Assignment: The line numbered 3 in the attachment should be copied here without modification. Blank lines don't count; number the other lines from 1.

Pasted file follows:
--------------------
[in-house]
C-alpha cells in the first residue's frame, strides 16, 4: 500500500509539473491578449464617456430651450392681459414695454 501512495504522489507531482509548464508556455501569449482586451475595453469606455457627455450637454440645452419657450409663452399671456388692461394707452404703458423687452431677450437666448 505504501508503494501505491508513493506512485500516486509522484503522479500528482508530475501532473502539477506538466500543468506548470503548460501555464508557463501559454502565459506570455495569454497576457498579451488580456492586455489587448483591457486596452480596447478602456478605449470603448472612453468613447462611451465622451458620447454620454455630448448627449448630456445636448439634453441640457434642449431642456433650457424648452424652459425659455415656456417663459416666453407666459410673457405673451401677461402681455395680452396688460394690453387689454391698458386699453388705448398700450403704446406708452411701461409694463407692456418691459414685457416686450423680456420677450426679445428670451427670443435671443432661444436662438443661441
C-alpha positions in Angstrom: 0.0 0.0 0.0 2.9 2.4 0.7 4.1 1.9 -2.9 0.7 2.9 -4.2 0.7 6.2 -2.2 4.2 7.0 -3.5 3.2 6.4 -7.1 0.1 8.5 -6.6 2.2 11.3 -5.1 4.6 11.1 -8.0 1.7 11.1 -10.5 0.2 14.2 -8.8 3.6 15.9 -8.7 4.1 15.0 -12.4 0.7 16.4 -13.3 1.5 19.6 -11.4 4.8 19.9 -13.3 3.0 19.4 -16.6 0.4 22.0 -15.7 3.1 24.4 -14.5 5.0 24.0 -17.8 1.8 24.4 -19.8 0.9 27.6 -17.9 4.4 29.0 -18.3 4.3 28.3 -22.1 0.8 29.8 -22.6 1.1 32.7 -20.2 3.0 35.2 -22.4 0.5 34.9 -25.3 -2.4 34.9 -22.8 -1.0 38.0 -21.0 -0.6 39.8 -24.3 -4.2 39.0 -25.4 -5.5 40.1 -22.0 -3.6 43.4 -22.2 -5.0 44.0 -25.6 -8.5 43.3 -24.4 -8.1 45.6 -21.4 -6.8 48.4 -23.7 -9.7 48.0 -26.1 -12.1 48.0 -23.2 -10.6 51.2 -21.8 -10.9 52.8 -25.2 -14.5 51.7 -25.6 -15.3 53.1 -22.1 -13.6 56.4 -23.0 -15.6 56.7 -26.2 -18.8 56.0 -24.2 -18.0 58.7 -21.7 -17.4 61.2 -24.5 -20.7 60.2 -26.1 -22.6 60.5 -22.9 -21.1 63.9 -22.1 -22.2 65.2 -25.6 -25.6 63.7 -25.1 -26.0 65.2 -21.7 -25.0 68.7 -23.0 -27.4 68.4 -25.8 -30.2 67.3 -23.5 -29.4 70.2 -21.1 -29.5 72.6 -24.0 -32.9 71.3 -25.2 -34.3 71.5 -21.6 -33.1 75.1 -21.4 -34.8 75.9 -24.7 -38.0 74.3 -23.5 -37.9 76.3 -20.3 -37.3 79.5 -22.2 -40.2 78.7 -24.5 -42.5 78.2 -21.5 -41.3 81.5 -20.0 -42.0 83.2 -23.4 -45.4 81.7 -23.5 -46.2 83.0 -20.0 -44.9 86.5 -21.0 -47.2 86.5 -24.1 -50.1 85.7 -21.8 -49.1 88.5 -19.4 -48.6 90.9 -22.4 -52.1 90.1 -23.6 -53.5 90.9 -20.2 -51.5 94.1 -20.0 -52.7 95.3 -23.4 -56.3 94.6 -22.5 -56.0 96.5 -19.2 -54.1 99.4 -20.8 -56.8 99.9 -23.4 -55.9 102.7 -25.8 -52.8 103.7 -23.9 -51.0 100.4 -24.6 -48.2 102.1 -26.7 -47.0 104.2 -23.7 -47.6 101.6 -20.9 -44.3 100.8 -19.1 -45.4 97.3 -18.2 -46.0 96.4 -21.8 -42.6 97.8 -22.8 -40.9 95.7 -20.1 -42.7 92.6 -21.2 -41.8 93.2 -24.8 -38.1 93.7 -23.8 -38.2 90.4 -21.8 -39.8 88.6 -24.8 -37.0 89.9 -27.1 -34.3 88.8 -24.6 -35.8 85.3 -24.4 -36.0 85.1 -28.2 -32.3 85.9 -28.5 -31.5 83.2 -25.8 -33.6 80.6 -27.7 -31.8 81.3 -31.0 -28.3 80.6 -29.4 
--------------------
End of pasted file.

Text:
C-alpha positions in Angstrom: 0.0 0.0 0.0 2.9 2.4 0.7 4.1 1.9 -2.9 0.7 2.9 -4.2 0.7 6.2 -2.2 4.2 7.0 -3.5 3.2 6.4 -7.1 0.1 8.5 -6.6 2.2 11.3 -5.1 4.6 11.1 -8.0 1.7 11.1 -10.5 0.2 14.2 -8.8 3.6 15.9 -8.7 4.1 15.0 -12.4 0.7 16.4 -13.3 1.5 19.6 -11.4 4.8 19.9 -13.3 3.0 19.4 -16.6 0.4 22.0 -15.7 3.1 24.4 -14.5 5.0 24.0 -17.8 1.8 24.4 -19.8 0.9 27.6 -17.9 4.4 29.0 -18.3 4.3 28.3 -22.1 0.8 29.8 -22.6 1.1 32.7 -20.2 3.0 35.2 -22.4 0.5 34.9 -25.3 -2.4 34.9 -22.8 -1.0 38.0 -21.0 -0.6 39.8 -24.3 -4.2 39.0 -25.4 -5.5 40.1 -22.0 -3.6 43.4 -22.2 -5.0 44.0 -25.6 -8.5 43.3 -24.4 -8.1 45.6 -21.4 -6.8 48.4 -23.7 -9.7 48.0 -26.1 -12.1 48.0 -23.2 -10.6 51.2 -21.8 -10.9 52.8 -25.2 -14.5 51.7 -25.6 -15.3 53.1 -22.1 -13.6 56.4 -23.0 -15.6 56.7 -26.2 -18.8 56.0 -24.2 -18.0 58.7 -21.7 -17.4 61.2 -24.5 -20.7 60.2 -26.1 -22.6 60.5 -22.9 -21.1 63.9 -22.1 -22.2 65.2 -25.6 -25.6 63.7 -25.1 -26.0 65.2 -21.7 -25.0 68.7 -23.0 -27.4 68.4 -25.8 -30.2 67.3 -23.5 -29.4 70.2 -21.1 -29.5 72.6 -24.0 -32.9 71.3 -25.2 -34.3 71.5 -21.6 -33.1 75.1 -21.4 -34.8 75.9 -24.7 -38.0 74.3 -23.5 -37.9 76.3 -20.3 -37.3 79.5 -22.2 -40.2 78.7 -24.5 -42.5 78.2 -21.5 -41.3 81.5 -20.0 -42.0 83.2 -23.4 -45.4 81.7 -23.5 -46.2 83.0 -20.0 -44.9 86.5 -21.0 -47.2 86.5 -24.1 -50.1 85.7 -21.8 -49.1 88.5 -19.4 -48.6 90.9 -22.4 -52.1 90.1 -23.6 -53.5 90.9 -20.2 -51.5 94.1 -20.0 -52.7 95.3 -23.4 -56.3 94.6 -22.5 -56.0 96.5 -19.2 -54.1 99.4 -20.8 -56.8 99.9 -23.4 -55.9 102.7 -25.8 -52.8 103.7 -23.9 -51.0 100.4 -24.6 -48.2 102.1 -26.7 -47.0 104.2 -23.7 -47.6 101.6 -20.9 -44.3 100.8 -19.1 -45.4 97.3 -18.2 -46.0 96.4 -21.8 -42.6 97.8 -22.8 -40.9 95.7 -20.1 -42.7 92.6 -21.2 -41.8 93.2 -24.8 -38.1 93.7 -23.8 -38.2 90.4 -21.8 -39.8 88.6 -24.8 -37.0 89.9 -27.1 -34.3 88.8 -24.6 -35.8 85.3 -24.4 -36.0 85.1 -28.2 -32.3 85.9 -28.5 -31.5 83.2 -25.8 -33.6 80.6 -27.7 -31.8 81.3 -31.0 -28.3 80.6 -29.4 